Tom Hayes Libor trial: Trader accused of rigging lending rates ‘tried to enlist help of stepbrother’

Mr Hayes is charged with eight counts of conspiracy to defraud between 2006 and 2010

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The Independent Online

A former City trader accused of conspiring to rig bank interest rates tried to enlist his stepbrother into the alleged scheme, a court has heard.

Tom Hayes, described as the “ringleader” in a conspiracy to influence the Libor interest rates, pleaded with Peter O’Leary to try and persuade an official at HSBC bank to help keep the key interest rate low in order to profit Mr Hayes’ financial trades.

In a taped telephone conversation, played to the jury at Southwark Crown Court, Mr Hayes was heard telling Mr O’Leary: “If you get to know him, he would be a massive help to me,” adding: “Got $1m of risk ... If ... it [the Libor rate] moves by a basis point, for my fix that’s worth 125k plus.”

Libor – the London interbank offered rate – is an average rate used as a benchmark to help price around $450trn (£293trn) of financial contracts, from derivatives to loans worldwide. A small movement in the rate can translate into vast profits, or losses, for traders.

Mr Hayes, a former UBS and Citigroup yen derivatives trader based in Tokyo, is charged with eight counts of conspiracy to defraud between 2006 and 2010. He denies the charges.

Three months after first approaching Mr O’Leary, Mr Hayes urged him to ask  his HSBC colleague to set the six-month rate “on the high side”, which Mr O’Leary agreed to in a “jovial email”.  The court heard Mr Hayes later regretted asking the favour.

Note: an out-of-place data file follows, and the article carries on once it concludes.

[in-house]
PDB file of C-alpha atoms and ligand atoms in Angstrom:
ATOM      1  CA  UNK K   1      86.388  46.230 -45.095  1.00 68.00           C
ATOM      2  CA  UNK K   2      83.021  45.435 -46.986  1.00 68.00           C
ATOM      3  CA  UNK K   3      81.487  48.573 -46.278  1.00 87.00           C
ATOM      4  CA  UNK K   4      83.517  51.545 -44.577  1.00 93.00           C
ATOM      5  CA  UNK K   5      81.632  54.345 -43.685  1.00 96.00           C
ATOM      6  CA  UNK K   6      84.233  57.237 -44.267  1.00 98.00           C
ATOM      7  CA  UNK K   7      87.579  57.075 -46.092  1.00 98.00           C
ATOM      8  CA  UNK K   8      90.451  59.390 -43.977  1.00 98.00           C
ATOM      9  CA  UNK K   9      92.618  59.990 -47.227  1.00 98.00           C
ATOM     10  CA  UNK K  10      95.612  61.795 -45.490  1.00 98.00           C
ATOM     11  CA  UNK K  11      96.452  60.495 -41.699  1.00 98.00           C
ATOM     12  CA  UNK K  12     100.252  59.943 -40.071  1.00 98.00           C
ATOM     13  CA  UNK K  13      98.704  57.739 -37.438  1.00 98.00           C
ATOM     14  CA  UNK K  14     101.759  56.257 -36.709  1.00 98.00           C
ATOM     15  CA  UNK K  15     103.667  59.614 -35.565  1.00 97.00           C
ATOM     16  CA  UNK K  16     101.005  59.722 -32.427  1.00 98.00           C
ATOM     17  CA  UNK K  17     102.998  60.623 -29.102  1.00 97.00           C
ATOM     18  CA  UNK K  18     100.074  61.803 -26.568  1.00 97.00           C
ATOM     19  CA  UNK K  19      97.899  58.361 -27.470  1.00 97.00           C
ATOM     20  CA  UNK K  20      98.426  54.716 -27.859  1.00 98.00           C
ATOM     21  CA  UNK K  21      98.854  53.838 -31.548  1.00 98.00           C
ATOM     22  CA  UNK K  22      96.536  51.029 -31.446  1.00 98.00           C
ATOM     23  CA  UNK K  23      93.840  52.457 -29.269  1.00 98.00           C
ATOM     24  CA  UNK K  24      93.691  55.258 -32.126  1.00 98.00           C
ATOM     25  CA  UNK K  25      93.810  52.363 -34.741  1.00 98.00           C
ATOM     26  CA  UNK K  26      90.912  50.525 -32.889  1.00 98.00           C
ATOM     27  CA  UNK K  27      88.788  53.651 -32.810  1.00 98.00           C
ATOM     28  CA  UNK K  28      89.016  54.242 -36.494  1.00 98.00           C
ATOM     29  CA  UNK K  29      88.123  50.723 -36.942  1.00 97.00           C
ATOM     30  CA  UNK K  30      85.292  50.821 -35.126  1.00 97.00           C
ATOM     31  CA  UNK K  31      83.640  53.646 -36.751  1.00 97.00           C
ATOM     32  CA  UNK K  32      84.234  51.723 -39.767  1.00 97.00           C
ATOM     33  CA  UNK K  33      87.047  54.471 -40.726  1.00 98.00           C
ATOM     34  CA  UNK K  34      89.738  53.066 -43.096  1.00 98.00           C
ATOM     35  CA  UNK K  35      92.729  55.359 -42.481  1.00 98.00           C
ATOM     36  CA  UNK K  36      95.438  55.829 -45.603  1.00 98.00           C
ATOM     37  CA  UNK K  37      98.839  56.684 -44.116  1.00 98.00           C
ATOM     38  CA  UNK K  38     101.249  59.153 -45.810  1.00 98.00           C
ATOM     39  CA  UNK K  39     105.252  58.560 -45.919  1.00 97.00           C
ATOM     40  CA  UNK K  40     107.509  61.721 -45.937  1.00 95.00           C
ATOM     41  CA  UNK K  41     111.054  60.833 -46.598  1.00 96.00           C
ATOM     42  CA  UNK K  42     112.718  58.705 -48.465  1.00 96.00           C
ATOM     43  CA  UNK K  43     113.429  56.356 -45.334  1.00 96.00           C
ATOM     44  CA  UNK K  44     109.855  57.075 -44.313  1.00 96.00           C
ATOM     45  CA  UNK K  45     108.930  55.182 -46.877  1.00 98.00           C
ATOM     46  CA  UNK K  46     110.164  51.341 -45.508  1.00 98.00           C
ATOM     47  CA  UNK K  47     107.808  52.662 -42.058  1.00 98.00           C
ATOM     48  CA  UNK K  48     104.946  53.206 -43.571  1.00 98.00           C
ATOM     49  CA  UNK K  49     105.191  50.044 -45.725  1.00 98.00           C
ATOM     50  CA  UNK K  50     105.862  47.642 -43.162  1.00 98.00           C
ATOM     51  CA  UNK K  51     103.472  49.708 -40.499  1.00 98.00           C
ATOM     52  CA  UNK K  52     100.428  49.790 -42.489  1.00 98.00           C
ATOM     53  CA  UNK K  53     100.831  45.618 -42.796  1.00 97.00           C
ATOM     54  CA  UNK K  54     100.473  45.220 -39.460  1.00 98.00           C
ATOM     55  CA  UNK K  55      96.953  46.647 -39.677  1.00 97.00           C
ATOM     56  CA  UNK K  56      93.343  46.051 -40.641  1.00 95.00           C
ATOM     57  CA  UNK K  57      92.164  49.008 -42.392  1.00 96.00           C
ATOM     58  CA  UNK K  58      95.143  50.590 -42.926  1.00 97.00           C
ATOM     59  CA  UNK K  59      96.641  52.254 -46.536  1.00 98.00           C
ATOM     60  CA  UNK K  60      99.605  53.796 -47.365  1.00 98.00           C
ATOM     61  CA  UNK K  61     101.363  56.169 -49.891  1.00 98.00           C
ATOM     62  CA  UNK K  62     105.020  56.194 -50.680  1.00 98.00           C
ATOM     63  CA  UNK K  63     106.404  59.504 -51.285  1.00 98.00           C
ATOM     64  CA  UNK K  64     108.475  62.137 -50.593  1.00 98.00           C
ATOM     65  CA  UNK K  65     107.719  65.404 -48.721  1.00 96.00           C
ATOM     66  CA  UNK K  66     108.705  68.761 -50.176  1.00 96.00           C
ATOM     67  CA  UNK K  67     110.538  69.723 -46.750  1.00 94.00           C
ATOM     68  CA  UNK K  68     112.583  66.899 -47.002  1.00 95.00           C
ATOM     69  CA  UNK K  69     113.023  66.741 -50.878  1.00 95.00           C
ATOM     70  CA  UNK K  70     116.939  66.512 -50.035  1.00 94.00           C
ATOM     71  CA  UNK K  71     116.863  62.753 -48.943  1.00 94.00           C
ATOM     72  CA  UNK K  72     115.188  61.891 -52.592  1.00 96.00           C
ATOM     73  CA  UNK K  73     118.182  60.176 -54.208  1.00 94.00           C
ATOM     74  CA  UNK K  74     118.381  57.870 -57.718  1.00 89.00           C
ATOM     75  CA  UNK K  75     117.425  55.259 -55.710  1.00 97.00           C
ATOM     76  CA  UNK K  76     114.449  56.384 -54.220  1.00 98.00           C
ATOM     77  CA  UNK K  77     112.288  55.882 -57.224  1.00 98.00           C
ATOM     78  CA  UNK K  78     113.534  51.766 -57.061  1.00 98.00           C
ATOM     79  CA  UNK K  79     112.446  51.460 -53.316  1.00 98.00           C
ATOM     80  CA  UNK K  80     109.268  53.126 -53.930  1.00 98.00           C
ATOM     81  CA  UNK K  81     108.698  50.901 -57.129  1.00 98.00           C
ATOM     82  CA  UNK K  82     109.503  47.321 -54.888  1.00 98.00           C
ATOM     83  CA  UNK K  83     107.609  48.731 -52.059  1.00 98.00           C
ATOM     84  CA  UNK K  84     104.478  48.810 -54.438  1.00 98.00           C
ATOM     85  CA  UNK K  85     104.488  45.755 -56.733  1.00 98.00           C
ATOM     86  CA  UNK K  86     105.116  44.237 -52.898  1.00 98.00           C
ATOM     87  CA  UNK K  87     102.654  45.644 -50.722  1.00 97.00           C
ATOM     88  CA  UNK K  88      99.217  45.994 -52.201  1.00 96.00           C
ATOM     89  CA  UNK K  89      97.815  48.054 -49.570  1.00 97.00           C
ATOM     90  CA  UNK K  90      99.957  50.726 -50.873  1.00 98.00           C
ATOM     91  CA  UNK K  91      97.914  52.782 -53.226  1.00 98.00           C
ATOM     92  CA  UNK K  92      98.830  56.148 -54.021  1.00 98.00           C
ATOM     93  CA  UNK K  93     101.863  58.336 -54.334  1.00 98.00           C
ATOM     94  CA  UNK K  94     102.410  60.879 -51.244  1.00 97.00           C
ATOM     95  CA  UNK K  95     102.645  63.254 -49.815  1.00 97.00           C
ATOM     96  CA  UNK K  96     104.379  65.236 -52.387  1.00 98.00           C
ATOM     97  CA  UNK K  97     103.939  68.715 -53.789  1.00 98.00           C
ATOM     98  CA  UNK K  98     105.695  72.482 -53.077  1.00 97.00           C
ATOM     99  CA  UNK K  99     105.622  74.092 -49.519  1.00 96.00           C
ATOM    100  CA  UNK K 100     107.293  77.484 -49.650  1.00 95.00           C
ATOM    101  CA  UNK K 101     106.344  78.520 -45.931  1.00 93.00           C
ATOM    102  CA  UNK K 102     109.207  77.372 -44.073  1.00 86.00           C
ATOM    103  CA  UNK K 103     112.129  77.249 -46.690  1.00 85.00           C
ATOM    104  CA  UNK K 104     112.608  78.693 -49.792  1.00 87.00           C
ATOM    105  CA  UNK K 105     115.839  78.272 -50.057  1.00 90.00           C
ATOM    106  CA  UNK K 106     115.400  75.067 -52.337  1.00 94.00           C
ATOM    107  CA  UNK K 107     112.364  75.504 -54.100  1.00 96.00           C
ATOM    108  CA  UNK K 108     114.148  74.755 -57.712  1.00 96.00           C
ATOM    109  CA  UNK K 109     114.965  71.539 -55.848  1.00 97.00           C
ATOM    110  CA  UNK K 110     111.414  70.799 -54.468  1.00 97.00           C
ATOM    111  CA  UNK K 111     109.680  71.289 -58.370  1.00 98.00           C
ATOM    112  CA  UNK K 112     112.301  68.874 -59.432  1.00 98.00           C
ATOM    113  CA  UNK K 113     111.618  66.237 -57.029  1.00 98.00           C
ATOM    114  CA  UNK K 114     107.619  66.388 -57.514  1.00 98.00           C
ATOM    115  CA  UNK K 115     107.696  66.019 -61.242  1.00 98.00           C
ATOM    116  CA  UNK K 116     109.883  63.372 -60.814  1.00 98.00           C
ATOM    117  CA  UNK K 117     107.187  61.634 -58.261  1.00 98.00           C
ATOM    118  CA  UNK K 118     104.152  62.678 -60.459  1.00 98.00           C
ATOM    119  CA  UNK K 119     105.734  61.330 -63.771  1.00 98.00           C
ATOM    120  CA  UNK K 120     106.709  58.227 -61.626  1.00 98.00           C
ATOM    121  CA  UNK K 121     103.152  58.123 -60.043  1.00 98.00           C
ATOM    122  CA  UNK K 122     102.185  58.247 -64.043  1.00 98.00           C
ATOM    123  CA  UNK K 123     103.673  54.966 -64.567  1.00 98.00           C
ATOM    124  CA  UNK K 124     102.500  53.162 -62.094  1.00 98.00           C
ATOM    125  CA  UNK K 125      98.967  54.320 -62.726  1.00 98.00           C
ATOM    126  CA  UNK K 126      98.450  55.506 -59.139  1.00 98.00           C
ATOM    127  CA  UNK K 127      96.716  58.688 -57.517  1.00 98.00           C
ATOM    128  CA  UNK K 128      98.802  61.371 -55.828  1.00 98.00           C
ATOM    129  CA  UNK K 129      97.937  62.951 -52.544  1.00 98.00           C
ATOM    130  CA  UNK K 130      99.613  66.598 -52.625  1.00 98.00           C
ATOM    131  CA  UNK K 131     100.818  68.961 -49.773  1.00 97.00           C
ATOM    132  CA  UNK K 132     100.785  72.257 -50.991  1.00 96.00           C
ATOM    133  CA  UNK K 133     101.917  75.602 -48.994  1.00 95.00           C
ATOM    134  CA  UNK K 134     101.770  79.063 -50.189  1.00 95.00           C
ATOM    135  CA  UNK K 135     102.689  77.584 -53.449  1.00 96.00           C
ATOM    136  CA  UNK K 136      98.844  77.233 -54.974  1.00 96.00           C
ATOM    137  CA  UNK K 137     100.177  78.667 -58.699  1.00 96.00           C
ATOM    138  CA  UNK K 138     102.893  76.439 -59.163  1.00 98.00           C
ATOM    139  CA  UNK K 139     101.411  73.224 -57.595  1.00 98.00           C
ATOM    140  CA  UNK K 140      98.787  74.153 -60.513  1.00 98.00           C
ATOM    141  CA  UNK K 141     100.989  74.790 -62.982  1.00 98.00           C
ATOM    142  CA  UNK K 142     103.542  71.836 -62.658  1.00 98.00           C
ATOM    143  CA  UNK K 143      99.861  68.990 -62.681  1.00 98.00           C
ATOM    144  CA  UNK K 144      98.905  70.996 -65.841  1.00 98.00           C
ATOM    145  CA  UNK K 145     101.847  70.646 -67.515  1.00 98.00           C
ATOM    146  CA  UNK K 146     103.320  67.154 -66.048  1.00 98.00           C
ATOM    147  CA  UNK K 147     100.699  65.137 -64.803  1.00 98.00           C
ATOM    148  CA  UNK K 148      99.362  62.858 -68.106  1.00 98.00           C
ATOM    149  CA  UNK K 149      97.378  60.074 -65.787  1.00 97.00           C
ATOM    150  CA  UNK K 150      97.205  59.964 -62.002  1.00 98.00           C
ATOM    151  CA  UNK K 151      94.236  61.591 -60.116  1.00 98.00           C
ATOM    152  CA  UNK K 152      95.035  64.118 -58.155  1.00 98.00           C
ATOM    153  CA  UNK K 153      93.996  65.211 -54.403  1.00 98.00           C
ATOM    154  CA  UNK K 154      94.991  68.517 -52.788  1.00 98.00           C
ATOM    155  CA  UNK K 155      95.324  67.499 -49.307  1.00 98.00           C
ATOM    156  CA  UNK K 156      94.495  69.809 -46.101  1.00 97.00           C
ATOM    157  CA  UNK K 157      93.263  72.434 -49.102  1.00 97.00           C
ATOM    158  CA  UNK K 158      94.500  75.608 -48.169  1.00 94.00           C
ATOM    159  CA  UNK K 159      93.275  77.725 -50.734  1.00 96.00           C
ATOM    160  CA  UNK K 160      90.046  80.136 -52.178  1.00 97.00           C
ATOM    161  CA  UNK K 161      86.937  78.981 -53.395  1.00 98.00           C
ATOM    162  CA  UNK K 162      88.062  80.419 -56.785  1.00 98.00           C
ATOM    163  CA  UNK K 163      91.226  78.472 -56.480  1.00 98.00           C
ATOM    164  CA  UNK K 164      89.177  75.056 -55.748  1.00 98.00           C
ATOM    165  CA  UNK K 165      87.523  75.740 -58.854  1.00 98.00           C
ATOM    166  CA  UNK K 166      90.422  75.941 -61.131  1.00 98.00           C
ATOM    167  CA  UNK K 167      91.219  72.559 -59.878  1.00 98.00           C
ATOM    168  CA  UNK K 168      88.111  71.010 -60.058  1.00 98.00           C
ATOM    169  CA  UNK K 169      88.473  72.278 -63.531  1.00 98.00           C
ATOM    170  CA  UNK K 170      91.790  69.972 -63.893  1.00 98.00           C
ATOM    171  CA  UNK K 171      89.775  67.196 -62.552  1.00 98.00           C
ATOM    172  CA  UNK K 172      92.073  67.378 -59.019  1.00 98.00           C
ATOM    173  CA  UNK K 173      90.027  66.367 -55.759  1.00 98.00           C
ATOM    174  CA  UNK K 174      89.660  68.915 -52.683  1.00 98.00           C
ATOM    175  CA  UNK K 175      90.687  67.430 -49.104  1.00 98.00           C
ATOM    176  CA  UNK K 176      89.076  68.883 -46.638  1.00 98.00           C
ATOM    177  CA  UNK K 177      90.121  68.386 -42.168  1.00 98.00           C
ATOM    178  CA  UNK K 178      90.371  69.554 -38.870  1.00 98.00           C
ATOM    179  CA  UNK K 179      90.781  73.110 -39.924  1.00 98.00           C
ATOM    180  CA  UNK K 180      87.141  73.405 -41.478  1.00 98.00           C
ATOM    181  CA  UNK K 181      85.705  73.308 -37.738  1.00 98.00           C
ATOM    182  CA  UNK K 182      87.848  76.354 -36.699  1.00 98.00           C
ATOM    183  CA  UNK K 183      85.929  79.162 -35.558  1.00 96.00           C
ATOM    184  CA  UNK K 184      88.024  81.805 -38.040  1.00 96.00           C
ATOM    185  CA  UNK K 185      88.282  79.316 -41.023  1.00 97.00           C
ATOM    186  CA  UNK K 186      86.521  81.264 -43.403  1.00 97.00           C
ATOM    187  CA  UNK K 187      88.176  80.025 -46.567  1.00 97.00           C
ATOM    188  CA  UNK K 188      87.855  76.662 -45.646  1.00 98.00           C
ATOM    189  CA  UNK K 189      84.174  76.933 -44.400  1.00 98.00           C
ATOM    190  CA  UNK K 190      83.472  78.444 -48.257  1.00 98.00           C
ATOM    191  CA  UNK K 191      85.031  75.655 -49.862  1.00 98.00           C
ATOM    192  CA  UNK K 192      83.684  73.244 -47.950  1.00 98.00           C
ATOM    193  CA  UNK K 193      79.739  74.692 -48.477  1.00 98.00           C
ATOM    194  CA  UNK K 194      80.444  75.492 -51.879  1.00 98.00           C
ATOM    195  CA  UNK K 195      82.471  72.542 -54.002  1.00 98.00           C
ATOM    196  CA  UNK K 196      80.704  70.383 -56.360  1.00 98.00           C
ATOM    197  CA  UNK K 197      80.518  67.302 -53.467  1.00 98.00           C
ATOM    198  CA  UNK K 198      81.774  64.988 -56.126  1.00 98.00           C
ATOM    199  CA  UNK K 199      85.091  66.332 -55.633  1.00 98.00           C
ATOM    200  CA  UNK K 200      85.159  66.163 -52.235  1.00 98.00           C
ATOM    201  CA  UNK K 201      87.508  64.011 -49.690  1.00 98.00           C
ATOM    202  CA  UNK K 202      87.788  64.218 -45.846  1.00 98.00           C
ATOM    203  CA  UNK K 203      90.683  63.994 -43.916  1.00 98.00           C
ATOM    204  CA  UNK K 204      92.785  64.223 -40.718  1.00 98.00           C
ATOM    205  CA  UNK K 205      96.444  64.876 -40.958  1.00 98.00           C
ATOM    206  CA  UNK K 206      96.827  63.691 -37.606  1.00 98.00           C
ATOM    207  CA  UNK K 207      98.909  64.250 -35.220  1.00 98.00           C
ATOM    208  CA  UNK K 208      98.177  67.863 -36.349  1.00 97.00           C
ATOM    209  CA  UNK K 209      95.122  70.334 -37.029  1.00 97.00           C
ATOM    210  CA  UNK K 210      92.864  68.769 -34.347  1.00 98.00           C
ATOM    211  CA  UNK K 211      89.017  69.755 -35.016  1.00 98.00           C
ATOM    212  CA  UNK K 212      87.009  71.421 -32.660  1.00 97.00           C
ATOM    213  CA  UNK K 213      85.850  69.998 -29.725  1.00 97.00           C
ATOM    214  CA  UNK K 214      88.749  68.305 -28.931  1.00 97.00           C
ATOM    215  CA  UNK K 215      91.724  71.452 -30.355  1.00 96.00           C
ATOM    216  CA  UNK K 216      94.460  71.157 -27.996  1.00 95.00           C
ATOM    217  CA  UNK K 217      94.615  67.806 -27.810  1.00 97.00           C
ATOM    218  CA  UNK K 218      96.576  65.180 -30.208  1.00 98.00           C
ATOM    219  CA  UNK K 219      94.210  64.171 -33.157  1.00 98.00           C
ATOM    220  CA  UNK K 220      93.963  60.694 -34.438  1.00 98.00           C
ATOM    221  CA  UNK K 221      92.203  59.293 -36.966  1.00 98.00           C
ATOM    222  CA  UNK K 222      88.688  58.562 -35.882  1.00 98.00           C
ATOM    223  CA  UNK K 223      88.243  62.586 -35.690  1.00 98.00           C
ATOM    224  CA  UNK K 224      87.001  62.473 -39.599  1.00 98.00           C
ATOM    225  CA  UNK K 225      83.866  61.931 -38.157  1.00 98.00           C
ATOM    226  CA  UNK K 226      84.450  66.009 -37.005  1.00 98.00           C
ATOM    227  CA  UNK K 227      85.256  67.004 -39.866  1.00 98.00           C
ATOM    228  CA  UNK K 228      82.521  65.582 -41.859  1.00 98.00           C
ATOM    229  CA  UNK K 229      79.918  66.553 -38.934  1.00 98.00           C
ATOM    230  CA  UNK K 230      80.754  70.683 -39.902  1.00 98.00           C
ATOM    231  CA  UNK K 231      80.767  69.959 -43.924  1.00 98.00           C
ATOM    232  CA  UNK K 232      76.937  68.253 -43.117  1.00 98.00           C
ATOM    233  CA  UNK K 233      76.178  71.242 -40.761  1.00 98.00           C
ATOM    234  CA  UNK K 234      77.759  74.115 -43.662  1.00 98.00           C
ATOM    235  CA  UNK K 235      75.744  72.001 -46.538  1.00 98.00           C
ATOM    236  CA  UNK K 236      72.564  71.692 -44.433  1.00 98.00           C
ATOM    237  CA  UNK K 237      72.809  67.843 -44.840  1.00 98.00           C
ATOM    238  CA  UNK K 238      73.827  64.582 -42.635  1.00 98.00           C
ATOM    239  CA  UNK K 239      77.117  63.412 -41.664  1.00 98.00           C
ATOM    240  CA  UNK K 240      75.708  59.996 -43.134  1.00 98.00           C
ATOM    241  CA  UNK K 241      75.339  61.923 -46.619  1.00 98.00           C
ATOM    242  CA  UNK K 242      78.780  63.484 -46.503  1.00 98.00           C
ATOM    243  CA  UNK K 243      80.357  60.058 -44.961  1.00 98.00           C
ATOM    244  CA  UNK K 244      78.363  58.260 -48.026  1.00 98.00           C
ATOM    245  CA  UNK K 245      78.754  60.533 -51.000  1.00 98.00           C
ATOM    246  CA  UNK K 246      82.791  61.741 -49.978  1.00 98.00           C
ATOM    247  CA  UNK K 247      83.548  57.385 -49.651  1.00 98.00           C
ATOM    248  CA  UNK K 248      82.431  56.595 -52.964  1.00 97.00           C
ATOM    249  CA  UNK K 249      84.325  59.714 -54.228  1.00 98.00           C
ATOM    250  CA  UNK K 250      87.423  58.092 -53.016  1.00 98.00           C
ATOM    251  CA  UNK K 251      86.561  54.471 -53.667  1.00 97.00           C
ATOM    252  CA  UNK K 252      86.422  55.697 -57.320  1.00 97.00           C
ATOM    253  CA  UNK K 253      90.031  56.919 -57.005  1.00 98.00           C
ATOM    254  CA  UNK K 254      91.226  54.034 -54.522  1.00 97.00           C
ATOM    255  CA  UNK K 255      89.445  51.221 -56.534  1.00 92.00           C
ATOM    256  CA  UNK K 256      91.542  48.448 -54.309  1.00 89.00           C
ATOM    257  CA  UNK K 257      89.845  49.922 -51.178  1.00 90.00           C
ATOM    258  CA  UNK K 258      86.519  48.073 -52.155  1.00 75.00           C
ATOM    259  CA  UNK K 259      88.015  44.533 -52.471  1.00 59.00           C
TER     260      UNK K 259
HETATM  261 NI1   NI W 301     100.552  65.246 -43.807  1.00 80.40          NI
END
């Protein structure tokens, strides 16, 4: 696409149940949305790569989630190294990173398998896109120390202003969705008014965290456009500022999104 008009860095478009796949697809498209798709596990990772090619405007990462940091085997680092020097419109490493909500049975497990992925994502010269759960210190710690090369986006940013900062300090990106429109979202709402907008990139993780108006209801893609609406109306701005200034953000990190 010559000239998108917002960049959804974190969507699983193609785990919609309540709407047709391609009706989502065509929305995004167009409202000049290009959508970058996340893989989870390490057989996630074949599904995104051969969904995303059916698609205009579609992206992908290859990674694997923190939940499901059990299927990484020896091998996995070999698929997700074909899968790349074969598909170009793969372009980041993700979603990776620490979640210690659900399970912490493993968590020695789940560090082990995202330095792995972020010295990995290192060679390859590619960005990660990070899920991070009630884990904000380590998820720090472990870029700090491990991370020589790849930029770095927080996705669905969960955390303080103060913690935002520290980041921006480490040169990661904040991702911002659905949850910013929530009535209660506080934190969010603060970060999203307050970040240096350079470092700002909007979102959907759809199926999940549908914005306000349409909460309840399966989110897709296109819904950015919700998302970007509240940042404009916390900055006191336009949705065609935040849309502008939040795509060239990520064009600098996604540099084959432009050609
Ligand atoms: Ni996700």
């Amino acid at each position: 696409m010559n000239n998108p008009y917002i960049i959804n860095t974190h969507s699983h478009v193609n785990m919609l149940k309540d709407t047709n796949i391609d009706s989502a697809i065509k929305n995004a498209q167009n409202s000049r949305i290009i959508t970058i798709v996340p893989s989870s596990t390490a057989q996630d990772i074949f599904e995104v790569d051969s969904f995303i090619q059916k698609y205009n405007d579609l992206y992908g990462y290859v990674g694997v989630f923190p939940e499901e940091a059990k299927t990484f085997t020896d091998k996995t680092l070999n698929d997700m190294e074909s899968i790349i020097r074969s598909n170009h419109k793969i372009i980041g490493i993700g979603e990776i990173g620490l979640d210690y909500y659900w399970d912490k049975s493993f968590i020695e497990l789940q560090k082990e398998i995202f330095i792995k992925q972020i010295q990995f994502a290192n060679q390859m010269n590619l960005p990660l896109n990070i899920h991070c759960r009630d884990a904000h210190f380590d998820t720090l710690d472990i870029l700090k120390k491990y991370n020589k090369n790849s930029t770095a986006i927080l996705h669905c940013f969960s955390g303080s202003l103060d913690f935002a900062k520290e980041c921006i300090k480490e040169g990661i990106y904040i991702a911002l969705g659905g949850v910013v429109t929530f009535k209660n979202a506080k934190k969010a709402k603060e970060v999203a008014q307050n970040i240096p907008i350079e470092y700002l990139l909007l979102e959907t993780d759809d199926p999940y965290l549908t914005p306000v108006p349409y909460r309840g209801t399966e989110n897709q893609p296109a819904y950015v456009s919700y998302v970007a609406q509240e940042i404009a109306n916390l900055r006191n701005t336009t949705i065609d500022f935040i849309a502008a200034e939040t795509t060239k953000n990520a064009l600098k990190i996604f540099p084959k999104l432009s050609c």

Mukul Chawla, QC, prosecuting, told the jury it may be suggested during the trial that the British Bankers’ Association, which was meant to supervise the Libor rate-setting, “condoned” its manipulation. “Such an approach amounts to no more than a smokescreen to detract from the real issue in this case – dishonesty,” he told the jury.

In a recorded interview with Serious Fraud Office investigators, the former trader described Libor fixing as “like the cherry on top”.

Mr Chawla told the court some brokers aided the alleged rigging scheme by sending daily email suggestions of where they thought Libor rates should be to dozens of market participants, including a senior Bank of England official Martin Mallett.

There is no suggestion Mr Mallett, a former chief currency dealer at the Bank linked to a separate investigation into alleged manipulation of the foreign exchange market, was aware of any Libor malpractice. Mr Mallett was fired last year after a review found he had failed to escalate concerns that traders at top banks could be rigging the $5trn-a-day currency market.

The Bank said it would be inappropriate to comment on active criminal proceedings.

Mr Chawla also told the court that, during the financial crisis, senior employees at UBS encouraged others to lower Libor rates to avoid triggering concerns about the bank’s creditworthiness.

Gaspare la Sala, a former UBS asset liability manager, emailed colleagues in 2007: “It is hugely advisable to err on the low side with fixings for Libor to protect our franchise in these sensitive markets,” the court heard.  During this same period Mr Hayes emailed one of his contacts: “Had a lot of compliance pressure due to credit problems. We both need to be a little more subtle in our ‘views’.”

Mr Chalwa asked: “Why would you need to do this in code if it was honest and above board?”